You are here:

Why Isaac Curtis Belongs In The NFL Hall Of Fame By Mark Hollis


mark hollisThroughout the course of sports history, it can be said that a select few athletes have impacted their respective sports to the point of change. Wilt Chamberlin’s ability to score 100 points in a game caused opposing teams to rethink how to defend the big man. Jim Brown amassed 12,312 rushing yards in the NFL in only 9 seasons and caused teams to deliberately create defensive schemes designed to stop him. The great Babe Ruth, whose reputation as a power hitter, forced opposing teams to make infield adjustments when playing the New York Yankees. Such is the case of Isaac Curtis, a phenomenal wide receiver for the Cincinnati Bengals whose career spanned 12 seasons from 1973 to 1984.

Isaac Curtis was the number one draft pick for the Cincinnati Bengals in 1973 out of San Diego State University. As an athlete with world-class speed, Curtis elected to pass on a career in track and field and dedicated himself to football fulltime. Curtis amassed 416 receptions and 7101 receiving yards over the course of his playing career. He was selected to the Pro Bowl four times and was a second team All-Pro selection three consecutive years. A footnote in comparison to the 16 game seasons played today, the NFL played 14 games until the current change was made in 1977. The cumulative stat’s Isaac Curtis generated during his playing years exceed or are comparable to many of the top receivers of that time; including Pittsburg Steeler Hall of Famer Lynn Swann. The Bengals quarterback recently stated that, “Isaac Curtis was the Jerry Rice of his time”.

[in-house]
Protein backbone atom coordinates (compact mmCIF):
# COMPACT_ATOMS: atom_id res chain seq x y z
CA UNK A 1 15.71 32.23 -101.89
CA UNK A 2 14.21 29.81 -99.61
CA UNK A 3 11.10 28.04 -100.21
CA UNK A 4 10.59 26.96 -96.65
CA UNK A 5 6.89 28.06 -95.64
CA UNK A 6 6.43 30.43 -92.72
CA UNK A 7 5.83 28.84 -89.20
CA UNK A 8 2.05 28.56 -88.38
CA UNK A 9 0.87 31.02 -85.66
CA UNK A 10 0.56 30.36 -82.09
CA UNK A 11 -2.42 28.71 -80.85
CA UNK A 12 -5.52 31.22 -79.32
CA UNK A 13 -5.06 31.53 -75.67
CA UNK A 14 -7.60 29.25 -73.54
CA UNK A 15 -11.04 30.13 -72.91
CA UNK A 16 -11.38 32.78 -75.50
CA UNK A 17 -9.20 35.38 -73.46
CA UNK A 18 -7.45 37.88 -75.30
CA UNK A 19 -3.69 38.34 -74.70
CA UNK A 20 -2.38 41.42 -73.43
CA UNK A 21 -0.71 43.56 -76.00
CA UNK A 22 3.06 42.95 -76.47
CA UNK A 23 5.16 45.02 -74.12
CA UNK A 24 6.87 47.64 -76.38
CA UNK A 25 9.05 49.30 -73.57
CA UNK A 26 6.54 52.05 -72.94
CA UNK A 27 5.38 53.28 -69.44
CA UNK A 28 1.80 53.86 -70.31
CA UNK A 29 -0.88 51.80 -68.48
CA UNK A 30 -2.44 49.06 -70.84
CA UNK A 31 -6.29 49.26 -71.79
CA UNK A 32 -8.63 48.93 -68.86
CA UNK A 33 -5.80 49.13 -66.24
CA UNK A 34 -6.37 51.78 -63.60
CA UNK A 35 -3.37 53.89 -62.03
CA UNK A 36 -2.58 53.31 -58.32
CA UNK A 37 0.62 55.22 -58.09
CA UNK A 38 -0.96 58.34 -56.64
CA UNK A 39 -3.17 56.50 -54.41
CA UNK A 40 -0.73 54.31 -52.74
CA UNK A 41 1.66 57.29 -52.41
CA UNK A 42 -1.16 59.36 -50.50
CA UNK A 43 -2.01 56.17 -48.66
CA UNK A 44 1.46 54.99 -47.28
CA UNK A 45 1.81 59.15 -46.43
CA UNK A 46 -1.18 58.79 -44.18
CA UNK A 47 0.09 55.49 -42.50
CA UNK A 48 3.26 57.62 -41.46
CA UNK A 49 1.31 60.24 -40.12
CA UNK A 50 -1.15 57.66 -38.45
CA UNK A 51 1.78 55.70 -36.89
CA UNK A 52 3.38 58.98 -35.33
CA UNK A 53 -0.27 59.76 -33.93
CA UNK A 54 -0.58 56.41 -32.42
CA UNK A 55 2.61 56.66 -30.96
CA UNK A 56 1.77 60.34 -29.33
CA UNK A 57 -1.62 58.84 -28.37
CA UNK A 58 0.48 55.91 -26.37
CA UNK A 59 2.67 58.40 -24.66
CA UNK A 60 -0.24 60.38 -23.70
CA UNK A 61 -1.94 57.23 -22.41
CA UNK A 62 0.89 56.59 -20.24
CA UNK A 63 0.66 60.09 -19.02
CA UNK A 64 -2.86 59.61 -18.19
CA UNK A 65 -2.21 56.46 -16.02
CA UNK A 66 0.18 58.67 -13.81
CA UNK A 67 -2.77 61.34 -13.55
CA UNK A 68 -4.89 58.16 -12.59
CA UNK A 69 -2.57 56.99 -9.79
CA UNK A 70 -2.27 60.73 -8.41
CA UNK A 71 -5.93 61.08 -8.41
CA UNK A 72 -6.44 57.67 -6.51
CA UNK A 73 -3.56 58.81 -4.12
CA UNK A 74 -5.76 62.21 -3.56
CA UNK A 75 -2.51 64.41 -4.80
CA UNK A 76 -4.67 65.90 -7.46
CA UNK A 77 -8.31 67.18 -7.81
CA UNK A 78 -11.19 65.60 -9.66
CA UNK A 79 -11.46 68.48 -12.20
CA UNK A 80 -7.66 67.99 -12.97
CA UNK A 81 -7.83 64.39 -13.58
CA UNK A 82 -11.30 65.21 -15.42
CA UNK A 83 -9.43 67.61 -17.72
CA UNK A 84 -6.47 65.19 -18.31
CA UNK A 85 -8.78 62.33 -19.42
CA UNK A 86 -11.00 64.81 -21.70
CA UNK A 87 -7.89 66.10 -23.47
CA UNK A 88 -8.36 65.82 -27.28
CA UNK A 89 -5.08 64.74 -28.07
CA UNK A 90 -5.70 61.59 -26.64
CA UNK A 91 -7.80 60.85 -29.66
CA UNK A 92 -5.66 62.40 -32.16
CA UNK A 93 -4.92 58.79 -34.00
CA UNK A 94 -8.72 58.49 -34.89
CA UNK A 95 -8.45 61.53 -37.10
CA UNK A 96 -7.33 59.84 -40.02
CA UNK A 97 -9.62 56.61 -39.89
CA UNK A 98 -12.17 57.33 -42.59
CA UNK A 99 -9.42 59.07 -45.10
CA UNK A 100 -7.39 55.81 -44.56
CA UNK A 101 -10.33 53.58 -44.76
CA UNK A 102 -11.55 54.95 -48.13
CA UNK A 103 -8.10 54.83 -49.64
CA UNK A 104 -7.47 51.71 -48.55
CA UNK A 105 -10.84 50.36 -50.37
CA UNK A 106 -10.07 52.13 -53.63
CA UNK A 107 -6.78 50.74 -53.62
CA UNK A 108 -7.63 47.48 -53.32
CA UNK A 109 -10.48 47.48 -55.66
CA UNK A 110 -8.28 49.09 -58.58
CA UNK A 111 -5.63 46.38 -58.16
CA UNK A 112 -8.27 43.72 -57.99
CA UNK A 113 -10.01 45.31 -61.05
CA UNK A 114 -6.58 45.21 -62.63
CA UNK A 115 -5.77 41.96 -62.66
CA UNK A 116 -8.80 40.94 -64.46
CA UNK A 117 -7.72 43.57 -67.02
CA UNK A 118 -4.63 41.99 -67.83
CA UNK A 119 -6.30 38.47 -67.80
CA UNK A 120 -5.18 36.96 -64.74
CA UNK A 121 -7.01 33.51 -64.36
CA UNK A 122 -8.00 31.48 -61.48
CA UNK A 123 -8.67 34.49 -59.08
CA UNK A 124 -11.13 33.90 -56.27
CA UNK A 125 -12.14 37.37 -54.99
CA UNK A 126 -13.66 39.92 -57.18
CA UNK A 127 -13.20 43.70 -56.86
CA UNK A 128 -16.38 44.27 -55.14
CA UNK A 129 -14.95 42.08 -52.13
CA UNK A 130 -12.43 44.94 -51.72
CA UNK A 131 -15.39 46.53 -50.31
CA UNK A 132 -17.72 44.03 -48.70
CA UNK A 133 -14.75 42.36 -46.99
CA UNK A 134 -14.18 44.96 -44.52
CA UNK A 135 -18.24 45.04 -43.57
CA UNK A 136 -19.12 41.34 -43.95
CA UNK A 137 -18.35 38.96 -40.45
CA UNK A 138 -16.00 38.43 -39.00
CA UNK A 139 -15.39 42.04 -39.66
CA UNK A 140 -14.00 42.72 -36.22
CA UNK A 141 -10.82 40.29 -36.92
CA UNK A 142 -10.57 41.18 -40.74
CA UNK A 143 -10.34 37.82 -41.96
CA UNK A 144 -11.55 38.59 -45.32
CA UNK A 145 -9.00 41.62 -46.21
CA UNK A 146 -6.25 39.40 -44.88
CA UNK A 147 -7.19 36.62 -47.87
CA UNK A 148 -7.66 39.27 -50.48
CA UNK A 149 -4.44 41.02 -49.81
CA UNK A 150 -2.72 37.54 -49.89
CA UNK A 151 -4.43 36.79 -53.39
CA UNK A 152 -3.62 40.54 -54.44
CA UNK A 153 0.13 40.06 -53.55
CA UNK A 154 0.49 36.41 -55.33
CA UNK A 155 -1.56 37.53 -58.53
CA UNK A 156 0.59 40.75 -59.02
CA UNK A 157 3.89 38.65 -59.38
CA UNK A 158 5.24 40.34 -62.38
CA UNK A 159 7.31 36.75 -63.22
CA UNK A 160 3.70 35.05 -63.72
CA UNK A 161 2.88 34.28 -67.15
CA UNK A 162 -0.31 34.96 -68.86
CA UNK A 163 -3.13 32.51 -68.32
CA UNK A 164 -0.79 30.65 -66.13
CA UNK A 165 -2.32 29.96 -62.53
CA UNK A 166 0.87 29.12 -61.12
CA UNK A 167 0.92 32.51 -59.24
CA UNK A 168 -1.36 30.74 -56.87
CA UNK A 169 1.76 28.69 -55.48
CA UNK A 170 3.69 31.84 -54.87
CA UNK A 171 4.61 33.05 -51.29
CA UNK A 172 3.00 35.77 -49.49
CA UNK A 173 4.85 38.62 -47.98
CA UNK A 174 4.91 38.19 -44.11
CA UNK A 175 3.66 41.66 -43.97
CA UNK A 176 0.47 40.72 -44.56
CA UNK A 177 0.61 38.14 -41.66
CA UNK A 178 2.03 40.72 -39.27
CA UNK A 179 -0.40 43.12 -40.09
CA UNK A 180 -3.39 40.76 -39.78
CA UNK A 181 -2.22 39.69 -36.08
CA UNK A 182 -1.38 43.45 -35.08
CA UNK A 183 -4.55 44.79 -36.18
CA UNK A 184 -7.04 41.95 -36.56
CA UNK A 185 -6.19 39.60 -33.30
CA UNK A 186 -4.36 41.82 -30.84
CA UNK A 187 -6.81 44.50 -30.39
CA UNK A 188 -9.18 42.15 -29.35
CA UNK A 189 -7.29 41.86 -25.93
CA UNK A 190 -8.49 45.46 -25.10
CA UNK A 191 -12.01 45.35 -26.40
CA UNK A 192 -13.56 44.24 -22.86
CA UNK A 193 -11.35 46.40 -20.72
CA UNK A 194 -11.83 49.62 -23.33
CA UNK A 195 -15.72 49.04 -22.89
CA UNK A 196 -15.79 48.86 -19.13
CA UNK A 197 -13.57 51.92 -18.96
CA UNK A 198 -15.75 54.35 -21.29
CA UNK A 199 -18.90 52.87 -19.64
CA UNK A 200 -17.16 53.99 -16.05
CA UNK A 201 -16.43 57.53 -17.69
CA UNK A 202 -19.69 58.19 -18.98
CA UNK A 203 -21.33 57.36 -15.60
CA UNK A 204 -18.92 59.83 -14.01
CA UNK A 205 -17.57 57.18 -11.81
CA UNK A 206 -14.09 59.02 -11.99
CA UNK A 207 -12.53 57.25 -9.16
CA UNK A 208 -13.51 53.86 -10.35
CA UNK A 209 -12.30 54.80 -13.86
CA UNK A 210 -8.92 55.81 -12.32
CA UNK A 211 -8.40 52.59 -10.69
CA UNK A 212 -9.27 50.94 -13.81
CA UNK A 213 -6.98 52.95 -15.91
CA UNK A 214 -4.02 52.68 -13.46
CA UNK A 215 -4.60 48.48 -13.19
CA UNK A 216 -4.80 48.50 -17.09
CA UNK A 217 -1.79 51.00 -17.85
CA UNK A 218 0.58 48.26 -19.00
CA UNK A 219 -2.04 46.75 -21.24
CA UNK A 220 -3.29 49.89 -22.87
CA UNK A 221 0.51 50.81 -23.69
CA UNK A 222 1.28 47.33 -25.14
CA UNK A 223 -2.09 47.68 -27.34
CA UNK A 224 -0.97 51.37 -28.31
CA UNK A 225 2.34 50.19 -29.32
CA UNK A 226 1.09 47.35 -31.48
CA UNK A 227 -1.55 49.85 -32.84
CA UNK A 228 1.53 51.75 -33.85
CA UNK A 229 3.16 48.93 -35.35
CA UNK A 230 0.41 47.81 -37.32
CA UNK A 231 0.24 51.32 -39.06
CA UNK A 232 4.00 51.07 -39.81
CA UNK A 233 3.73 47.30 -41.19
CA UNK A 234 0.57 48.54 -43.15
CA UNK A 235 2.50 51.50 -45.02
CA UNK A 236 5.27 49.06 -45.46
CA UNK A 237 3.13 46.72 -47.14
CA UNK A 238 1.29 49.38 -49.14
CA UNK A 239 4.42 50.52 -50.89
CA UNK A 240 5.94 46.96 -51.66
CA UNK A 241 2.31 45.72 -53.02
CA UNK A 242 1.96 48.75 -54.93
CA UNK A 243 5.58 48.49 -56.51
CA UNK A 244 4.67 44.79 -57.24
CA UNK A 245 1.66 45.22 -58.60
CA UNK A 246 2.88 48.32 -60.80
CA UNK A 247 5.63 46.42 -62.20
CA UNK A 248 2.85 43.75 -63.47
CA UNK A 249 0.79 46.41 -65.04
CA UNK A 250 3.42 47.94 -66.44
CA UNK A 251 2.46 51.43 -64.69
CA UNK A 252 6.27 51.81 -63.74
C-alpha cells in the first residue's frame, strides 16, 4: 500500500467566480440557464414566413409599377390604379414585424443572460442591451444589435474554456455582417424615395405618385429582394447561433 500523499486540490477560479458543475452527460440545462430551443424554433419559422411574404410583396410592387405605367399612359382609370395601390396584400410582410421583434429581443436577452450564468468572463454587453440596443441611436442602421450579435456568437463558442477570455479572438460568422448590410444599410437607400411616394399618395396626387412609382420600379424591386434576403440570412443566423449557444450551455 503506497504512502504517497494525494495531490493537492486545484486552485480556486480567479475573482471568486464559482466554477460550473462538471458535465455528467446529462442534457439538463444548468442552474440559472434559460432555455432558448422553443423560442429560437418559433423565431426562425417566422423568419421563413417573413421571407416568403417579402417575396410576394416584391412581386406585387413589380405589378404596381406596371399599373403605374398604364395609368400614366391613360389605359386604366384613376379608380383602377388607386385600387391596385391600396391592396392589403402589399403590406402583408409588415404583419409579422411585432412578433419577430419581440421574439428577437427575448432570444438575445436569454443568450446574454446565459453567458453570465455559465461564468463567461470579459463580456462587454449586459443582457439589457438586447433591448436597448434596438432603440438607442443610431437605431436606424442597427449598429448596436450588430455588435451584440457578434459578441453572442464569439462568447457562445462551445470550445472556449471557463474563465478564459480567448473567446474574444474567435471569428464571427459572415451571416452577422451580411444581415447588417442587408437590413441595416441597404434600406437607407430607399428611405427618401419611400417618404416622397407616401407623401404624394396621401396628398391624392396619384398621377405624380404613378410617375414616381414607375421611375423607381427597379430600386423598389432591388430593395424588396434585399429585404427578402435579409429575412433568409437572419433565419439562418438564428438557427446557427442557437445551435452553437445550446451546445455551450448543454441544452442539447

The notable impact Curtis had on the NFL can be observed in how the game is played today. The “Isaac Curtis Rule” was initiated by legendary coach Paul Brown and was implemented in 1974. The basis for the Isaac Curtis Rule stems from his rookie season in 1973. He was a highly touted wide receiver with blazing speed. His ability to accelerate off the line of scrimmage forced opposing teams to double and sometimes triple team him defensively. He was held constantly and grabbed and pulled up and down the field many times hindering his ability to catch the ball. A persistent Coach Brown successfully argued the point that players, like Curtis, were signed with the expectation of being able to perform without excessive hindrance from the opposing team. Any violation of the rule would result in a penalty. The following year, the ruling was adopted by the league. The rule states that a defender can block a receiver within five yards from the line of scrimmage and after those initial yards, any infraction would be deemed a violation. This ruling has benefitted so many players since 1974 from James Lofton to Jerry Rice; to Tim Brown and Larry Fitzgerald. Strategically, the ruling has opened the game of football offensively. Teams are now able to create a balanced attack between the running game and the ability to pass the ball.

As the NFL moves forward with its future Hall of Fame selections, the committee needs to take into consideration number 85. Isaac Curtis’s contribution exceeds the field of play as a player who literally changed how the game is governed. So, as the league reviews those players whose contributions warrant consideration for the Hall, I encourage them to look at Curtis’s legacy. He set the bar high as a receiver by playing the game of football without complaint. Isaac Curtis deserves serious consideration for the Hall of Fame. Let’s make that happen.